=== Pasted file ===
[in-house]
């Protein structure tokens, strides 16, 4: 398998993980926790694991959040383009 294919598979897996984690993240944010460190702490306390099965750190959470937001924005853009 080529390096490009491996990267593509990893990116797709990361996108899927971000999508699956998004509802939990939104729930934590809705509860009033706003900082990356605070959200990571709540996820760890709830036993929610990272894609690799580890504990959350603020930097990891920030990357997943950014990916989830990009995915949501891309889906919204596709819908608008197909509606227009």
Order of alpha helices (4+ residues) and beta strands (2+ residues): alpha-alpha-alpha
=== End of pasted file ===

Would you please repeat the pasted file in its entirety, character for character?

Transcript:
[in-house]
């Protein structure tokens, strides 16, 4: 398998993980926790694991959040383009 294919598979897996984690993240944010460190702490306390099965750190959470937001924005853009 080529390096490009491996990267593509990893990116797709990361996108899927971000999508699956998004509802939990939104729930934590809705509860009033706003900082990356605070959200990571709540996820760890709830036993929610990272894609690799580890504990959350603020930097990891920030990357997943950014990916989830990009995915949501891309889906919204596709819908608008197909509606227009």
Order of alpha helices (4+ residues) and beta strands (2+ residues): alpha-alpha-alpha